What are Male and Female Cat called – Behavioral Difference Between a Male and Female Cat

What are Male and Female Cat called – Behavioral Difference Between a Male and Female Cat

Do you know what male and female cat is called?

A Female cat is called as Queen while the male cat is called as Tom.

Behavioral Difference Between male and female cats

The difference between male and female cats is small but definitely not insignificant. Boys are more affectionate and friendly towards the other cats in the home, they enjoy playing and chasing with their roommate and their owners. Friendships between two male cats tend to be the strongest and gentlest. Males will show tenderness to both, the other male and the female cats (they will sneak together, bathe, rub their heads against each other as a sign of affection). Female cats are far more mistrustful of strangers (which is logical if we consider that a mother would protect her young if she saw an unknown animal or human).

They are also more independent than males, and they are more territorial when it comes to sharing the personal space and attention of the owner. Either way, all cats need love care and attention, and when it comes to preventive medical care, there are some differences. Castration and sterilization are often recommended but the complexity of these procedures largely differ. The surgery, as well as the recovery for male cats last much shorter. After the procedure, the male cats will be much less prone to escaping the house and urinating everywhere. But what, apart from pregnancy prevention, does female sterilization accomplish?

Why spay a female cat?

Nowadays, cats no longer live a natural life just like us humans don’t either, and since we already love meddling in nature, we are responsible for it. Therefore, to give our cats a peaceful, healthy and long life, it is good to sterilize them. This will prevent the uncontrolled breeding of animals, prevent the offspring of female cat from coming into the wrong hands or wandering, getting sick and suffering, but we will also prevent various diseases caused and spread by mating. Let’s see why sterilizing a female cat is important.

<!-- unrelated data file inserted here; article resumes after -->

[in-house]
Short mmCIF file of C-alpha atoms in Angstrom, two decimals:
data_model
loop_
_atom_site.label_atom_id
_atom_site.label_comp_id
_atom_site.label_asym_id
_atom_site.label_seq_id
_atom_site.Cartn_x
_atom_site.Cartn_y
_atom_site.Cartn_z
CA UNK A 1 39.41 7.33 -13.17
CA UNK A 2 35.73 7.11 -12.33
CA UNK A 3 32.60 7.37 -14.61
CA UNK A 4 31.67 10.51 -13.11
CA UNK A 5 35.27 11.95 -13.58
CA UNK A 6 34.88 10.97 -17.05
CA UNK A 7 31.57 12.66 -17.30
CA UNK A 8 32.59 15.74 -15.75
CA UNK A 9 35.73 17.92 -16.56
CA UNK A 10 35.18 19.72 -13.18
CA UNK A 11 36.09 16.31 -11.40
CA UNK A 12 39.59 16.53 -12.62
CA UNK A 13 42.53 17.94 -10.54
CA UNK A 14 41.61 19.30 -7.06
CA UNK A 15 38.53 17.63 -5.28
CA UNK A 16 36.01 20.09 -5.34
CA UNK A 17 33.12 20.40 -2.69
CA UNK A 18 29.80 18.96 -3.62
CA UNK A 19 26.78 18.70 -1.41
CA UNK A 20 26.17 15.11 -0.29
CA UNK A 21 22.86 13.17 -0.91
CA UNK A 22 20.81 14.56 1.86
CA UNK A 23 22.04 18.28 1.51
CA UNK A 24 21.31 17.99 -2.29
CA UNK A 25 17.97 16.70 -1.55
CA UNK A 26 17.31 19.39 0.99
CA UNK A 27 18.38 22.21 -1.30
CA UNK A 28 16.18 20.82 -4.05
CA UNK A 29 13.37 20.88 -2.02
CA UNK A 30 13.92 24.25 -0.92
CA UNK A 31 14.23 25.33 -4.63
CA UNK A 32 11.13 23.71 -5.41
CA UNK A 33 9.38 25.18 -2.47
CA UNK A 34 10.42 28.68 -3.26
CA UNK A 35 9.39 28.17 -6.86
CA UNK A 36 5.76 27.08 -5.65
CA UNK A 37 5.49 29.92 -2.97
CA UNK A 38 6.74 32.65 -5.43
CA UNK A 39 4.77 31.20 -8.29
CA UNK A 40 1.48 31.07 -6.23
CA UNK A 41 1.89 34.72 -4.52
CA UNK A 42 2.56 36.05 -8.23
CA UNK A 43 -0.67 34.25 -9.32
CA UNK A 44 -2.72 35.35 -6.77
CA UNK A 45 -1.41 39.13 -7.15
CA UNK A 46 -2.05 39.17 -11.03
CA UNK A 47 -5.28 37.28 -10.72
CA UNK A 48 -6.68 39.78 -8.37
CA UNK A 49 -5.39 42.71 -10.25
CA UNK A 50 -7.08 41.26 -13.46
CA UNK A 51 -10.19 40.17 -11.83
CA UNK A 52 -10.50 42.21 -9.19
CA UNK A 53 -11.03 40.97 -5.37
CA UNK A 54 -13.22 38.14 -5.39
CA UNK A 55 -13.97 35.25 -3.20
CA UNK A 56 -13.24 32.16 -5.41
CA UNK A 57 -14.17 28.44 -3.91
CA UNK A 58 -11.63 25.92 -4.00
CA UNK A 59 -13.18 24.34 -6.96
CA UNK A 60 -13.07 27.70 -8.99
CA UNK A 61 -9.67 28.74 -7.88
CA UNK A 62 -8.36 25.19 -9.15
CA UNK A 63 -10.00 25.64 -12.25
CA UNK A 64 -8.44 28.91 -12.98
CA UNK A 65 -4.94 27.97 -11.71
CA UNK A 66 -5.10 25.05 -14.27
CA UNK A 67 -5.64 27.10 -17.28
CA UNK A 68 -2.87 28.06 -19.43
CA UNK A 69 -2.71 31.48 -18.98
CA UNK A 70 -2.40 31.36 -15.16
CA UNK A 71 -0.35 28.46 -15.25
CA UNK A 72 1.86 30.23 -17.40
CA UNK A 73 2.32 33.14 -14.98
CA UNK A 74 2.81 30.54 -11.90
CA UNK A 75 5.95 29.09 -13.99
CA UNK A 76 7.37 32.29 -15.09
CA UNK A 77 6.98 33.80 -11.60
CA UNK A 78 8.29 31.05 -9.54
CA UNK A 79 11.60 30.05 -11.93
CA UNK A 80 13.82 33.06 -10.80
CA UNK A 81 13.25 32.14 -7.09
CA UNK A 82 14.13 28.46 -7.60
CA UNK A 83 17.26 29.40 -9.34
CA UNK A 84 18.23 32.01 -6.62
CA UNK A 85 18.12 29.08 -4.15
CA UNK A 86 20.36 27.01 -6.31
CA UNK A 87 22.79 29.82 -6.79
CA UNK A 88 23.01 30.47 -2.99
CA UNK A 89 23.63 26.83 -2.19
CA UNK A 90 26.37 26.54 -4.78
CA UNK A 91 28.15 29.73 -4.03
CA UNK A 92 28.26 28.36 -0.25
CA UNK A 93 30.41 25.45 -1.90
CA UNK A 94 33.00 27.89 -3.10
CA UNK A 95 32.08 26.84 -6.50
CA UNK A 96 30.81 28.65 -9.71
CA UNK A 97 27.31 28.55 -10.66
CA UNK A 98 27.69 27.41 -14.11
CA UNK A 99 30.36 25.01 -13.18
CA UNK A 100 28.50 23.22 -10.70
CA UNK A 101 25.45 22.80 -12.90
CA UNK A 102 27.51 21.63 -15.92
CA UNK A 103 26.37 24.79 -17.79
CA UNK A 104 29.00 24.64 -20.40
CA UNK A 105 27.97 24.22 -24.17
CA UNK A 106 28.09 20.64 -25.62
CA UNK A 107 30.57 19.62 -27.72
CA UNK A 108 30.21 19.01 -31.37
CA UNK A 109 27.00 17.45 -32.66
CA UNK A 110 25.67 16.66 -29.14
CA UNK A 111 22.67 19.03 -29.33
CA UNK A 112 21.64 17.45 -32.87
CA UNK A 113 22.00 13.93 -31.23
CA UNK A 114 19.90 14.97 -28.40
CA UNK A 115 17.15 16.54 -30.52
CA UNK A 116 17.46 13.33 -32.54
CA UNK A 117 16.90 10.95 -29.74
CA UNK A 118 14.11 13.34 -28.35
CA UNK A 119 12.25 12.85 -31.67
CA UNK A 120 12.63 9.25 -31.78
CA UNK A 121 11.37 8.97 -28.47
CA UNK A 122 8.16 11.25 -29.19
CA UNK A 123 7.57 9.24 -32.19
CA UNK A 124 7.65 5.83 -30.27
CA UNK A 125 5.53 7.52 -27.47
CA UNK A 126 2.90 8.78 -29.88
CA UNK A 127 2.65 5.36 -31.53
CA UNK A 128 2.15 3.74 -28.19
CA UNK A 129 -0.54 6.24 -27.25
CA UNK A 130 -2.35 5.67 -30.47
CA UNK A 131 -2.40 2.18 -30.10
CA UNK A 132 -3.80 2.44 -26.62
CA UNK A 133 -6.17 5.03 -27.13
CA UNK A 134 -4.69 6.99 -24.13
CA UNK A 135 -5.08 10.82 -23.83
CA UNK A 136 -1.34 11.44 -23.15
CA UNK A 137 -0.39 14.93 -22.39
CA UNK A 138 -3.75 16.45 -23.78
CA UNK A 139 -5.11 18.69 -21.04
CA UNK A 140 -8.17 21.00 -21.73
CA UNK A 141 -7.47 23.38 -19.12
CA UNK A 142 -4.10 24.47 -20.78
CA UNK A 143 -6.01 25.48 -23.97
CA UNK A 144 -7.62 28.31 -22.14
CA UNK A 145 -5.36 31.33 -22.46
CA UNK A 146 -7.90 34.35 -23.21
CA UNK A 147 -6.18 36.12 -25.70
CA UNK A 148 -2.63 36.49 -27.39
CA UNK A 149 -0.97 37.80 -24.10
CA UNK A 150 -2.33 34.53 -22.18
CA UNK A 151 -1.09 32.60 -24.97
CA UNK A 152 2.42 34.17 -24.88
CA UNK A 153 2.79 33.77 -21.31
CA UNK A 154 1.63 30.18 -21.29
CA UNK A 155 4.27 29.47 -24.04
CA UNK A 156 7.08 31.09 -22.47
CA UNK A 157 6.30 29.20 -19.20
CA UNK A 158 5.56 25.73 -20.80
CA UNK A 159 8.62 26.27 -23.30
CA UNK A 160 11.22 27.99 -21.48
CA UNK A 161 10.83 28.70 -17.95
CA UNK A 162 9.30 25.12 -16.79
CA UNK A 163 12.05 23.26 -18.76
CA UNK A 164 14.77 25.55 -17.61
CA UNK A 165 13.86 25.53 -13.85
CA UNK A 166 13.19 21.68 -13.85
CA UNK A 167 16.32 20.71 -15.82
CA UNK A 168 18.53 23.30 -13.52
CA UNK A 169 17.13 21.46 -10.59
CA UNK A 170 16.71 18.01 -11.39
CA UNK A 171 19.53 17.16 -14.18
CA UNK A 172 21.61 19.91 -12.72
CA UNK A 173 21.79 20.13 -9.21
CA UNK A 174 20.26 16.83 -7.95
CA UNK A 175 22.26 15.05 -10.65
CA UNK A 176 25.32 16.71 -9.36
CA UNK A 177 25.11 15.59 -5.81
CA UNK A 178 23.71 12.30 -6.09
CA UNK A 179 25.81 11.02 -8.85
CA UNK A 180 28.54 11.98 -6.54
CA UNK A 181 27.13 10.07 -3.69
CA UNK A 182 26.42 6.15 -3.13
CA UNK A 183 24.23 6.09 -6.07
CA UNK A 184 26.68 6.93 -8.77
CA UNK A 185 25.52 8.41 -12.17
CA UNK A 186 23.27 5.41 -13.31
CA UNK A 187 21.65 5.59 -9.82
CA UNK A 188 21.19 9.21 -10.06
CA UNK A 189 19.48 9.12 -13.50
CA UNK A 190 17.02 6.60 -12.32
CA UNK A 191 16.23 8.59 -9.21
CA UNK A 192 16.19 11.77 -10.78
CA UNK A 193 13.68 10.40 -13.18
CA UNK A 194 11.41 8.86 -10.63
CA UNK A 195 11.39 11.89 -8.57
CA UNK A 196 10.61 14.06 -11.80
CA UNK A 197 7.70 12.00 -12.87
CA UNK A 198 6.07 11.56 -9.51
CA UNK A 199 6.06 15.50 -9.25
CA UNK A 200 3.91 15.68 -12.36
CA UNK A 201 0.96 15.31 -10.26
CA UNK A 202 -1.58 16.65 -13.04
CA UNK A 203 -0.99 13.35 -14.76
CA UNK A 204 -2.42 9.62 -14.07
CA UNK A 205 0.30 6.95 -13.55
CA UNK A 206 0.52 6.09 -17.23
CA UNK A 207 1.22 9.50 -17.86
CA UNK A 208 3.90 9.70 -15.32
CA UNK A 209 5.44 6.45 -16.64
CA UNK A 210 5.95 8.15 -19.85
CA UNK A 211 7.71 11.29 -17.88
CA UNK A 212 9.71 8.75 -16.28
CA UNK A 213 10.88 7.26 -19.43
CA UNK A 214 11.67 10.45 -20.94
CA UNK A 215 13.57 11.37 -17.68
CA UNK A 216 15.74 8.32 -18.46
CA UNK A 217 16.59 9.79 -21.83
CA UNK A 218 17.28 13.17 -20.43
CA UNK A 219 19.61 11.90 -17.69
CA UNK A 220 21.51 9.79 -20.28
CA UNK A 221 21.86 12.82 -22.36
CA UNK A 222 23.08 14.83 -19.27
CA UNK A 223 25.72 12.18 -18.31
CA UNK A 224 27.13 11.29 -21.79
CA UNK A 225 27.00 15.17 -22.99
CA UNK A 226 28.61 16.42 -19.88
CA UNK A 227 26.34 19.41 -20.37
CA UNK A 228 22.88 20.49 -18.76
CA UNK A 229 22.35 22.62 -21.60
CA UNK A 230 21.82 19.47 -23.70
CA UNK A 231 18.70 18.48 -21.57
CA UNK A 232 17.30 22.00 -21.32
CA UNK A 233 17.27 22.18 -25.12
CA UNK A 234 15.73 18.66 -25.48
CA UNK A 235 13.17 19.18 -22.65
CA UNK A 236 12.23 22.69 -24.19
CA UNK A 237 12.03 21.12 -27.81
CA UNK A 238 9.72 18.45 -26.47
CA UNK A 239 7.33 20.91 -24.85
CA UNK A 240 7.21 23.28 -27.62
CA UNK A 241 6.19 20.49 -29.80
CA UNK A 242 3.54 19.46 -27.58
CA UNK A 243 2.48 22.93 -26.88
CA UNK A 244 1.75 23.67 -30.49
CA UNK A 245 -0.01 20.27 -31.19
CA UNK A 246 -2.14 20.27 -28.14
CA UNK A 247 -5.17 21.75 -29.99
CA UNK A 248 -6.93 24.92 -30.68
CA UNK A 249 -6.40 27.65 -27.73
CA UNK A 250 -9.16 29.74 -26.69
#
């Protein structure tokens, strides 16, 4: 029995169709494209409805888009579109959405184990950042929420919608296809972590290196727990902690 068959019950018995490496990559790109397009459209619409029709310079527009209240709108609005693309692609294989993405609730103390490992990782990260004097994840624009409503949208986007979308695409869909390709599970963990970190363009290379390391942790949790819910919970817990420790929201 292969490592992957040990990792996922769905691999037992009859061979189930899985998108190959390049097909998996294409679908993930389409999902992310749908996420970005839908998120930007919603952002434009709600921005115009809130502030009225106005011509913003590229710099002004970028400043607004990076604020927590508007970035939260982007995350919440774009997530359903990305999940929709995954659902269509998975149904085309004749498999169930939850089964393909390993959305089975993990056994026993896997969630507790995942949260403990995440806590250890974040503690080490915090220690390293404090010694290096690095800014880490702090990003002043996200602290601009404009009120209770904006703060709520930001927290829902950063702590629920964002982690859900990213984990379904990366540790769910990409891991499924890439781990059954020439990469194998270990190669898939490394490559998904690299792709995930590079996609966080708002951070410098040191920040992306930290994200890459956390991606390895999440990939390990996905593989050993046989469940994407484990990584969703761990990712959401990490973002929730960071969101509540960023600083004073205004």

In the areas of a relatively mild climate, cats begin to mate as soon as the day is longer than 12 hours, mostly as early as January and so until the fall. This applies to cats leaving the house that cannot be prevented by the owners from mating. Cats can have three litters during the year. If on average in each litter there are three to five or even six kittens, we can easily calculate that one unspayed cat brings up to 18 kittens a year. These same kittens become reproductively mature by the age of 6 months.

If the cat does not leave the house, where it is warm and there is enough light and food, it is very likely that it be in heat throughout the year. As such a cat does not have the opportunity to mate, it usually goes from heat to heat, which will certainly drive people crazy with their constant meowing, raising their tail, rolling, rubbing against objects and the like. Often, owners ask if it is important for a cat to have one litter, but there is no medical reason for your cat to have at least one litter before being spayed.

Non-sterilized cats are at risk of getting mammary gland tumors at an older age, the most common (over 90%!) being malignant adenocarcinomas. Specifically, the glands have receptors that bind hormones secreted during the heat phase (estrogen and progesterone), so sterilizing the cat before the first heat reduces the risk of developing mammary gland tumors by 40 to 60 percent.

A very important reason for sterilization is to prevent all the needless deaths and suffering of poor unwanted kittens, who end up in rivers and lakes, nylon bags, in containers and sewers. Those lucky enough to be rescued before dying need good homes. There are too few quality foster parents and cats are very difficult to adopt into good hands.

If you have a cat yourself, and if you have doubts about what is best to do, we hope this text helped you make the right decision and do what is best for you and your cat.

When do cats go into heat?

Female cats become sexually mature by the age of six months and probably the cats will go into heat after 6 months of age and eventually could become pregnant.